Greg Cote

If Miami Heat and Dwyane Wade are to remarry, it must be on team’s terms, not player’s

File photo: Miami Heat President Pat Riley, owner Micky Arison, Dwyane Wade and Chief Executive Officer Nick Arison during the second day of the Miami Heat training camp in preparation for the 2015-16 NBA season at FAU Arena on Wednesday, September 28, 2015.
File photo: Miami Heat President Pat Riley, owner Micky Arison, Dwyane Wade and Chief Executive Officer Nick Arison during the second day of the Miami Heat training camp in preparation for the 2015-16 NBA season at FAU Arena on Wednesday, September 28, 2015. dsantiago@elnuevoherald.com

The Miami Heat can point to a heritage of treating its people right. The organization preaches family as part of its franchise culture and can deal a strong hand of examples.

Erik Spoelstra worked all the way up from video coordinator in the mid '90s to head coach. Alonzo Mourning is a team vice president. Juwan Howard is an assistant coach and Keith Askins is scouting director. The club found a job for Tim Hardaway. Shane Battier – whose Take Charge Foundation just awarded college scholarships to 21 Miami Central High students – now runs the team's analytics department.

In that spirit there is little doubt in my mind LeBron James will see his number retired by the Heat someday even though the way he left hurt and angered Pat Riley. Sometimes, even in the best of families, love is strained, tested.

Now, the sentimental tug of wanting to see Dwyane Wade back in a Miami Heat uniform is strong, and it could happen – theoretically – as soon as this summer. It would feel like a wrong had been set right. Like a family welcoming back a favorite son.

Chicago Bulls guard Dwyane Wade makes his way onto the court at AmericanAirlines Arena prior to the game against the Heat on Thurs., Nov. 10, 2016.

Wade left to play a season in Chicago but he never left home.

“Back home in Miami!!!” he Tweeted this week.

But will he stay?

There are ample reasons to hope he will, and as many to think he won't.

It will all come clear in the coming weeks, because Wade must inform the Bulls before the July 1 start of free agency whether he will exercise his player option to stay in Chicago.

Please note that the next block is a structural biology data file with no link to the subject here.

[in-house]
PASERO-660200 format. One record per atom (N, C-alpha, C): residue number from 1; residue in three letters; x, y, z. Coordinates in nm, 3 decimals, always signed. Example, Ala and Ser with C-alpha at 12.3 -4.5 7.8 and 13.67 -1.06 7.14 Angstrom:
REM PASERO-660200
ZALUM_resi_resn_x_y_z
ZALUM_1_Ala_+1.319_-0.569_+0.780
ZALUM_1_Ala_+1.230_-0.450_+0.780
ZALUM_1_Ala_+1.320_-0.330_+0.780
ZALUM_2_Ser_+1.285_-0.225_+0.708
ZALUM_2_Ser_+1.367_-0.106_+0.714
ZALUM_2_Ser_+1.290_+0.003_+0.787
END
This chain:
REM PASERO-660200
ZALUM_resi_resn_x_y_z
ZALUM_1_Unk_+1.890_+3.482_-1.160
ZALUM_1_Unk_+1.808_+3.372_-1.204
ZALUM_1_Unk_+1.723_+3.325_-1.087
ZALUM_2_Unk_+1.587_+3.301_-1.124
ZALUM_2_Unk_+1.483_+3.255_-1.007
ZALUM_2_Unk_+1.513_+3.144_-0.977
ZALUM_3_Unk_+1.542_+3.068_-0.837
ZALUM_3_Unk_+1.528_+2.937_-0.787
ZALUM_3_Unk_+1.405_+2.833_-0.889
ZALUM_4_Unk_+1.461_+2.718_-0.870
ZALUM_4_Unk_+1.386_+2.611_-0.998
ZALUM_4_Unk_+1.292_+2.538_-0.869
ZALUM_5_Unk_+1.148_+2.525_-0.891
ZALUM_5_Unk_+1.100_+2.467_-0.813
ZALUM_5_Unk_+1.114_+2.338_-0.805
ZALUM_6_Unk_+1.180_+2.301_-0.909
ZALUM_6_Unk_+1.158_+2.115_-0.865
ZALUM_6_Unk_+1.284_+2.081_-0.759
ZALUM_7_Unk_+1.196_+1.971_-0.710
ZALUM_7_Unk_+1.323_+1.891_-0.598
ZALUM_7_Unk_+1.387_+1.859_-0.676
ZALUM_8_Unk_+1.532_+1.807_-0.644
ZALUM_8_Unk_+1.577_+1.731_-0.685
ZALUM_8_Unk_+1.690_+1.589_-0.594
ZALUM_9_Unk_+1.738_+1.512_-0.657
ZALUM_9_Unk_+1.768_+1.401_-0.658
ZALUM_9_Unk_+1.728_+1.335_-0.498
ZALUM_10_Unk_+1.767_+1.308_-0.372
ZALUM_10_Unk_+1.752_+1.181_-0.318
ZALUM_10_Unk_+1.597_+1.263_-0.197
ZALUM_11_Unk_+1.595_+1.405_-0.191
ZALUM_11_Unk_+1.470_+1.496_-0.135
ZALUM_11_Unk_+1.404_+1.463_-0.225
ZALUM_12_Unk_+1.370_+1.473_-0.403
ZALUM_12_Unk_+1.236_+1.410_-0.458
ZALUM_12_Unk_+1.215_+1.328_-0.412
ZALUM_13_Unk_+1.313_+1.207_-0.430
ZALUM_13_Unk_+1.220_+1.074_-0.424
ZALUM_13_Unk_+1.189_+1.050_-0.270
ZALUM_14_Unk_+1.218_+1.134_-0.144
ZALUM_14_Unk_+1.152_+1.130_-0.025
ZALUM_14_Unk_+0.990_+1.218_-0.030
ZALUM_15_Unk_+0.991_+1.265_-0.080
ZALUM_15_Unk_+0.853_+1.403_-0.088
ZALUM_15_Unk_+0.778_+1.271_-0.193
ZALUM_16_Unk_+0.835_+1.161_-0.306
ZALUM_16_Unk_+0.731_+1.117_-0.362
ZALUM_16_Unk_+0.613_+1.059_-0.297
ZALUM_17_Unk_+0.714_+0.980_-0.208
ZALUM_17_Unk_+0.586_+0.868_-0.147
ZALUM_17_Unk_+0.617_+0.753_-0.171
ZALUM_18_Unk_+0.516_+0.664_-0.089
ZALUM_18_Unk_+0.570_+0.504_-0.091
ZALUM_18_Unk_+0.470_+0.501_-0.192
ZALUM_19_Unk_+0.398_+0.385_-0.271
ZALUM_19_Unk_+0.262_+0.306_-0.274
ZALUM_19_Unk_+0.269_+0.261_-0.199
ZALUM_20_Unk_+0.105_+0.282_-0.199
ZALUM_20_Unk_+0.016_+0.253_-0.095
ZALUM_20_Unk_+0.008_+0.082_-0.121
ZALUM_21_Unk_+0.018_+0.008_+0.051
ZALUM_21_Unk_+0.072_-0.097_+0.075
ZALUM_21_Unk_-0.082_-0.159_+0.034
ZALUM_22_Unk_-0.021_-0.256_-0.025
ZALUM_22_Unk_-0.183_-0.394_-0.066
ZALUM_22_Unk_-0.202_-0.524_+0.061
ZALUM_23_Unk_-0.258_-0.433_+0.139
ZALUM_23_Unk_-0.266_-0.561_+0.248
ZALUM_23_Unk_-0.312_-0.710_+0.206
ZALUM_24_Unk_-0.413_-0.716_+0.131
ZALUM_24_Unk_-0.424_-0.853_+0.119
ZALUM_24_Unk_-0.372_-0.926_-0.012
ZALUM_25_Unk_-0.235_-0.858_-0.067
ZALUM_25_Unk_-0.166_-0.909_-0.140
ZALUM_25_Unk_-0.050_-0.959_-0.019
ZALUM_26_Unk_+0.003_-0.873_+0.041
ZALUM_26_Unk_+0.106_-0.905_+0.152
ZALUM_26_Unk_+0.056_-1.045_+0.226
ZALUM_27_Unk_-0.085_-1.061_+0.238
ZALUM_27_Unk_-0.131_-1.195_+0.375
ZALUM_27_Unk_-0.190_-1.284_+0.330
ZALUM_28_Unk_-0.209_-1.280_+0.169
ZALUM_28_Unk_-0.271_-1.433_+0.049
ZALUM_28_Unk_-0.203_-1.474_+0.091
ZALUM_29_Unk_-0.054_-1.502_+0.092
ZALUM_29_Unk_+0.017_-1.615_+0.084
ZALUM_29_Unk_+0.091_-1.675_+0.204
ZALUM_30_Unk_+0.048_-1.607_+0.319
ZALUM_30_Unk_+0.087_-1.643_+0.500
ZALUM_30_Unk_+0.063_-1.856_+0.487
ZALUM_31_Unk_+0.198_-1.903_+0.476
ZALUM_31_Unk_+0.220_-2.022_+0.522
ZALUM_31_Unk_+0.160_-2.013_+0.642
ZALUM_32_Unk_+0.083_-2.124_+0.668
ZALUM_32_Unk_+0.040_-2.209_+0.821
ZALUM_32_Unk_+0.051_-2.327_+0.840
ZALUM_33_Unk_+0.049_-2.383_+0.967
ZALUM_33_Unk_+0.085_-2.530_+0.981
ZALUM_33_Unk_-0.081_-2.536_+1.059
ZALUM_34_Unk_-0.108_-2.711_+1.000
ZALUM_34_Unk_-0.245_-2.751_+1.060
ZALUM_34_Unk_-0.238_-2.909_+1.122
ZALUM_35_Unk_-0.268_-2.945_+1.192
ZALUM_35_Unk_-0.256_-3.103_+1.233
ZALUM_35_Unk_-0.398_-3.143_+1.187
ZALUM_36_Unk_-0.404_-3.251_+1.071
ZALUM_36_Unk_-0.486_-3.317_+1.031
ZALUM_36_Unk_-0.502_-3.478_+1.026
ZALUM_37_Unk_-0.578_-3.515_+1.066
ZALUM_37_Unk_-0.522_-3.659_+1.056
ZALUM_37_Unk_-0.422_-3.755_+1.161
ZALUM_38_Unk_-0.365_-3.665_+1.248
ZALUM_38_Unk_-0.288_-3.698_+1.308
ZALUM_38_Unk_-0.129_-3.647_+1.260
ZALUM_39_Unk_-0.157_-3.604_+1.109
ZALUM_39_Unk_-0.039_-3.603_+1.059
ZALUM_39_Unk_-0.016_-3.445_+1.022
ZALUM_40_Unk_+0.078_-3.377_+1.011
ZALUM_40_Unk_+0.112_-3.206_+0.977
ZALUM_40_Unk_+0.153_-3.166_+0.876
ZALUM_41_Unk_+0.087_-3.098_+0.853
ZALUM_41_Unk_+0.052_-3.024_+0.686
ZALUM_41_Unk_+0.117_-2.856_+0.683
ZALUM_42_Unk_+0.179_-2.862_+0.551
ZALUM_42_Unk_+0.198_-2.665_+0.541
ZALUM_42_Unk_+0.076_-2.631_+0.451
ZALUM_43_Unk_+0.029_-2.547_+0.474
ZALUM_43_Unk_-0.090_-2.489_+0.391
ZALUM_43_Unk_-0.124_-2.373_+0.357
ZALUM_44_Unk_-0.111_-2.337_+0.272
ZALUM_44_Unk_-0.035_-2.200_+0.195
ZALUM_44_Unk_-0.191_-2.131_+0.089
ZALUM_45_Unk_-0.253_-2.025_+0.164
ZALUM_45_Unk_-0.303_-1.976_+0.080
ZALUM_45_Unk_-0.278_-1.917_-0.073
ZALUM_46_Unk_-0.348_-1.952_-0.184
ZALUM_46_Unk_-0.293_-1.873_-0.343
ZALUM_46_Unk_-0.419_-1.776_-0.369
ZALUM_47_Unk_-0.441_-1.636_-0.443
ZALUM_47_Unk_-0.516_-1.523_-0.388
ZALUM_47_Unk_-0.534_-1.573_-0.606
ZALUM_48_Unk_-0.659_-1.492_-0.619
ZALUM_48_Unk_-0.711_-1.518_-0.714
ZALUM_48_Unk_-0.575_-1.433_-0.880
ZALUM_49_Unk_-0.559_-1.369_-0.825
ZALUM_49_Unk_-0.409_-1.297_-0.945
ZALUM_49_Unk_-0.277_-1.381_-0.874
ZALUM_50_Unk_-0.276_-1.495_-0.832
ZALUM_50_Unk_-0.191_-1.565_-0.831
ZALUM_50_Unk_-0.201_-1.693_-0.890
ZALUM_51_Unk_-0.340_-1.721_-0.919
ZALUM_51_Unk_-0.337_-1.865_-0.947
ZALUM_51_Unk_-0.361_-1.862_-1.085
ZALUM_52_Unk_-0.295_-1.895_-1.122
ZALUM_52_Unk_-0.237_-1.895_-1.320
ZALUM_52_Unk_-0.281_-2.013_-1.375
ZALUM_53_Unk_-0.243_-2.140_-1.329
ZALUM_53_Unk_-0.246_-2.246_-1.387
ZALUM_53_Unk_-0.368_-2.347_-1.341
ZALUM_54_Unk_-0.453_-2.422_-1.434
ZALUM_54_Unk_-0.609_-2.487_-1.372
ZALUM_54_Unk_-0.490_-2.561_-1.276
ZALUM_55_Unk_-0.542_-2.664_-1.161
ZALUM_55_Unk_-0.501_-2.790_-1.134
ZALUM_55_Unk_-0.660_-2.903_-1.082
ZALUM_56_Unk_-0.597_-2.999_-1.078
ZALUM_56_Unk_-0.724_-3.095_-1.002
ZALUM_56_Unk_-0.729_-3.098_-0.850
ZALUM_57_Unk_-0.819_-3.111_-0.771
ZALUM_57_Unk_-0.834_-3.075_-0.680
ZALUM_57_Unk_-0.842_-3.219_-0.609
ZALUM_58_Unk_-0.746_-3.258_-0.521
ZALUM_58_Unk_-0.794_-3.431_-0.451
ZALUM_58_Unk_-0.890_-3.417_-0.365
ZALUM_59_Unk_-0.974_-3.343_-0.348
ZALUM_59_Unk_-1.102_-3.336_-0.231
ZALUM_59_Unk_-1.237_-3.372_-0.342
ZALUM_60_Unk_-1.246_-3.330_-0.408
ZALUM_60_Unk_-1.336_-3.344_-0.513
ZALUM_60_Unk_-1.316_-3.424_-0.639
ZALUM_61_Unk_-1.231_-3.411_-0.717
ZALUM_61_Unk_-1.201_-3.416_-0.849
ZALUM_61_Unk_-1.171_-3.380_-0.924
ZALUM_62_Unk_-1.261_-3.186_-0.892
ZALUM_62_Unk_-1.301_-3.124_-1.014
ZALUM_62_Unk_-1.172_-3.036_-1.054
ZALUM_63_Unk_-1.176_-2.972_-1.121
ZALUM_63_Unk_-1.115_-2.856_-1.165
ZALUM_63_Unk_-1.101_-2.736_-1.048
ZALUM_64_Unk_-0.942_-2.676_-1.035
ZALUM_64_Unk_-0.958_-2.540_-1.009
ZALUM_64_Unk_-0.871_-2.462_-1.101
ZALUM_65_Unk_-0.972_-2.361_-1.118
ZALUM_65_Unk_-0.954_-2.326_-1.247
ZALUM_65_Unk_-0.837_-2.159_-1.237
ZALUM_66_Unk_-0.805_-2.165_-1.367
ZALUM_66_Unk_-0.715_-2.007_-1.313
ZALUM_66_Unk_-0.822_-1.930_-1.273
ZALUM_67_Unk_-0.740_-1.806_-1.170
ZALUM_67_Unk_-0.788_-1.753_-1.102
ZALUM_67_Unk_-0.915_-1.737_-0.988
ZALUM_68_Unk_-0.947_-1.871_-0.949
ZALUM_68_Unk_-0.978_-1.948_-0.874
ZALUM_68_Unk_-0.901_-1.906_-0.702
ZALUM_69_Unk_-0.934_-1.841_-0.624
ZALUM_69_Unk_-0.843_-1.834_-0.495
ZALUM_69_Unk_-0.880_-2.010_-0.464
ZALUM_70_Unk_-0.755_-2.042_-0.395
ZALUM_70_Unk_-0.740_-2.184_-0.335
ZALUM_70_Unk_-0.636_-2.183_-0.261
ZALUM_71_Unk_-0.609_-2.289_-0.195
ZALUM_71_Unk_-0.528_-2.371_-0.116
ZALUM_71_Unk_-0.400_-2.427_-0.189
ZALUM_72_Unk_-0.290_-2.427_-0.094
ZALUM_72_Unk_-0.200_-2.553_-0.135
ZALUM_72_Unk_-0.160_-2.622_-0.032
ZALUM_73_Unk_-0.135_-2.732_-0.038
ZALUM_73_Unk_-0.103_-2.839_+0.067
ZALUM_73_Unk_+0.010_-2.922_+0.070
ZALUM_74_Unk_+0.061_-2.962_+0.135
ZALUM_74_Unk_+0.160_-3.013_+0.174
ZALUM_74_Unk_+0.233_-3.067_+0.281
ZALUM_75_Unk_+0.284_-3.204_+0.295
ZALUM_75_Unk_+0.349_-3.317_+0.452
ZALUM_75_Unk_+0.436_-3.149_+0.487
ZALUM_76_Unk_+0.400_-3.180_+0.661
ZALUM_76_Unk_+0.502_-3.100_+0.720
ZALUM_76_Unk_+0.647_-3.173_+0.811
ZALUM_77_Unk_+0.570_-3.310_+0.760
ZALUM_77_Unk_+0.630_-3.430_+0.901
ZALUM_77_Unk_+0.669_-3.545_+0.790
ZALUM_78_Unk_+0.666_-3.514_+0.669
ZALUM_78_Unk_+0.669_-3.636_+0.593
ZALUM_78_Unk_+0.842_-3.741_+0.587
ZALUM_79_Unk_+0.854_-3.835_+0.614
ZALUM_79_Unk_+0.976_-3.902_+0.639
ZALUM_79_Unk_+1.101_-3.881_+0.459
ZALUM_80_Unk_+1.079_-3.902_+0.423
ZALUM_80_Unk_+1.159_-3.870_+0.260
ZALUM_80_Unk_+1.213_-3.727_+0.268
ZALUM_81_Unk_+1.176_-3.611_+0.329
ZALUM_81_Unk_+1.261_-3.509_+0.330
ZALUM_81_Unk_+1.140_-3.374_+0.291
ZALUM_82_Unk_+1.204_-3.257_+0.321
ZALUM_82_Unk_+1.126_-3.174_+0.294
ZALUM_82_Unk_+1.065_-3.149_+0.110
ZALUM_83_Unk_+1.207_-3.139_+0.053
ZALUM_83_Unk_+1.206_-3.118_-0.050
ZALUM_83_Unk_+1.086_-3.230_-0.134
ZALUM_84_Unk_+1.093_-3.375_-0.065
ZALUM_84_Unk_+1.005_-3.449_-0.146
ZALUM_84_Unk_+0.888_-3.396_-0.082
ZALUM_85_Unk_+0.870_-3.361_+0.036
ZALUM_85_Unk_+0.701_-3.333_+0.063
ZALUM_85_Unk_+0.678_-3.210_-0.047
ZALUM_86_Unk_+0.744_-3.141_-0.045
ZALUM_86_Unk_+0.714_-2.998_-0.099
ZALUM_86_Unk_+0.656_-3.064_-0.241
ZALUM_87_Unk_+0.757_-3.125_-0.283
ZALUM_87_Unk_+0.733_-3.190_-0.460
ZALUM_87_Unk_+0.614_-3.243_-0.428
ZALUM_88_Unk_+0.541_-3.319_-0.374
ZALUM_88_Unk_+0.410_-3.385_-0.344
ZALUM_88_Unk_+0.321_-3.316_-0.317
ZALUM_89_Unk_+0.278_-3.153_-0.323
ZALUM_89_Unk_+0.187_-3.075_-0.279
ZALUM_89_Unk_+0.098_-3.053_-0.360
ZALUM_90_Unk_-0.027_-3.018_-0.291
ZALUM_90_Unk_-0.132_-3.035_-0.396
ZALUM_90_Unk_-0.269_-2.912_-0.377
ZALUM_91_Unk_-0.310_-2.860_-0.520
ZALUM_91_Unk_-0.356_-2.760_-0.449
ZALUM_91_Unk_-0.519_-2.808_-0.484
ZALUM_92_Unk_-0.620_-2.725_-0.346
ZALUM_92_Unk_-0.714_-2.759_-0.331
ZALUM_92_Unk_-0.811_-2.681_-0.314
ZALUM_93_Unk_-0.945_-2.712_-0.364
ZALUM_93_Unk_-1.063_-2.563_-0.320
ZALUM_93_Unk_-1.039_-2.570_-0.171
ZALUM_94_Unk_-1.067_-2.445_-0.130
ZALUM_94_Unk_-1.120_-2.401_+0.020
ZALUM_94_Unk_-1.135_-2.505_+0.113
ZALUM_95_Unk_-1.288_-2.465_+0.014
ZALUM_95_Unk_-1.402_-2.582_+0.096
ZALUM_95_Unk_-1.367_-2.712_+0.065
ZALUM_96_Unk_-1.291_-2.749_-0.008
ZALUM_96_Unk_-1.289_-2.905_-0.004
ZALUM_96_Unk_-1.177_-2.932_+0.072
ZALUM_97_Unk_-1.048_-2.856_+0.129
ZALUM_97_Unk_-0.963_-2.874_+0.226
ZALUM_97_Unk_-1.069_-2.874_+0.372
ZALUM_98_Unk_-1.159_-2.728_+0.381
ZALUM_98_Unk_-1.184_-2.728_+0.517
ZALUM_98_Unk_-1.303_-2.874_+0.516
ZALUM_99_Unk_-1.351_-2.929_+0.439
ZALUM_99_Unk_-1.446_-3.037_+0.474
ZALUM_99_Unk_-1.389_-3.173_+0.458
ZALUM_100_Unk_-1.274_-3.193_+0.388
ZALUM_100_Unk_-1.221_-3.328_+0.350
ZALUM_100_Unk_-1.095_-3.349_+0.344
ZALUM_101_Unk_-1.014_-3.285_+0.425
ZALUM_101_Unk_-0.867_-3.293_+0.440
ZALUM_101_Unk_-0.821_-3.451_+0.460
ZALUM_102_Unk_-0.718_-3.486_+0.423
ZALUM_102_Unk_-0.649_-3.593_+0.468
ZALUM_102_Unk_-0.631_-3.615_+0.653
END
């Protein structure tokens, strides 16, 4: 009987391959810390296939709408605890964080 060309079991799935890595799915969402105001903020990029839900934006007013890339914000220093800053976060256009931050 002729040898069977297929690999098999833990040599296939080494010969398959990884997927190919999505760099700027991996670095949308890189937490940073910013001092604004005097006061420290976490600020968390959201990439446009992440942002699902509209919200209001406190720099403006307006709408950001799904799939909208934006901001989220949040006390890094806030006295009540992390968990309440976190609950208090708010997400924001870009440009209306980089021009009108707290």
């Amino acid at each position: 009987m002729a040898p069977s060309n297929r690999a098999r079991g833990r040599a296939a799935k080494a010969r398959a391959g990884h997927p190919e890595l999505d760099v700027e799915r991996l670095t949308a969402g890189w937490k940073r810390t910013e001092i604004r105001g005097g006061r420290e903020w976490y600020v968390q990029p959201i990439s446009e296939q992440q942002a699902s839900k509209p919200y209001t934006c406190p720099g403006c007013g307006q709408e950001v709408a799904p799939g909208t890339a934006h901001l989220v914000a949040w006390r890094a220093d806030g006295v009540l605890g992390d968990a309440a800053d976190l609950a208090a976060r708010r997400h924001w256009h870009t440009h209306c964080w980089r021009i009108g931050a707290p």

He has not hinted at his intention. Nor has there been any concrete indication he could end up back in the gymnasium off Biscayne Boulevard. There is little doubt in my mind the Heat would welcome him back -- but only under the right circumstances. Meaning the ones dictated by the Heat.

How Wade still sees himself and how Miami now does likely are different. That is why, sentiment aside, it is hard to envision Wade coming home for good this summer.

Wade, now 35, will make $23.8 million next season if he opts in and stays with the Bulls. Miami likely would not offer that, or close to it, considering its bid to keep him a year ago averaged less than that.

Miami would likely take Wade back not only on its financial terms but also in a reduced role, perhaps even off the bench. Would Wade and his pride be ready for that career concession?

In speaking to Chicago reporters last week about his Bulls future, Wade said, “I'm an open-minded person. I will never be a person that says, 'Oh, never.'”

Might Wade agree to a reduced Bulls salary so the club can both keep (rather than trade) Jimmy Butler and add another star?

Open-mindedness has its limits, of course. But the moment he opted out of Chicago, if he did, his leverage would be gone. He'd be a star-in-decline casting for the best offer, no longer commanding a bidding war that would escalate to max money. Not at 35. Not after his still-credible 18.3 scoring average this season came with career-low 43.4 percent shooting.

That playoff snapshot of Wade rising for an uncontested dunk but being denied by the rim – that happened. (And was it they say about a picture being worth a thousand words?)

Riley and Wade mending the fence would be good. Re-signing Wade would be good for the soul of franchise. It would be popular inside the bayside arena. It might even be good for the team. And I do think it will happen someday, even if as a last-season, ceremonial thing.

Now, though, an available Wade simply cannot be the Heat's priority. That ship has sailed. It is always harder to imagine a future and see it happen than to hark wistfully back to the past.

Keeping Wade was not a priority a year ago, when (at least arguably) it should have been. Instead the clear imperative was locking up Hassan Whiteside long-term (a success) and the Quixotic whale-hunting for Kevin Durant (not so much).

A year later, this summer, going all-out to sign pending Utah Jazz forward Gordon Hayward, an in-his-prime 22-point scorer and all-star who'll command max-money – now that should be the priority for the Heat.

Paying to keep Dion Waiters and James Johnson – keeping the core of the team that went 30-11 in this season's second half -- that's front-burner important, too.

Welcoming Wade, home? Only at the right price, in the right role.

See, sentiment is nice and the idea of basketball as family is great.

But never forget the patriarch of this family, Mr. Riley, is running a company on the side. Its only business is winning.

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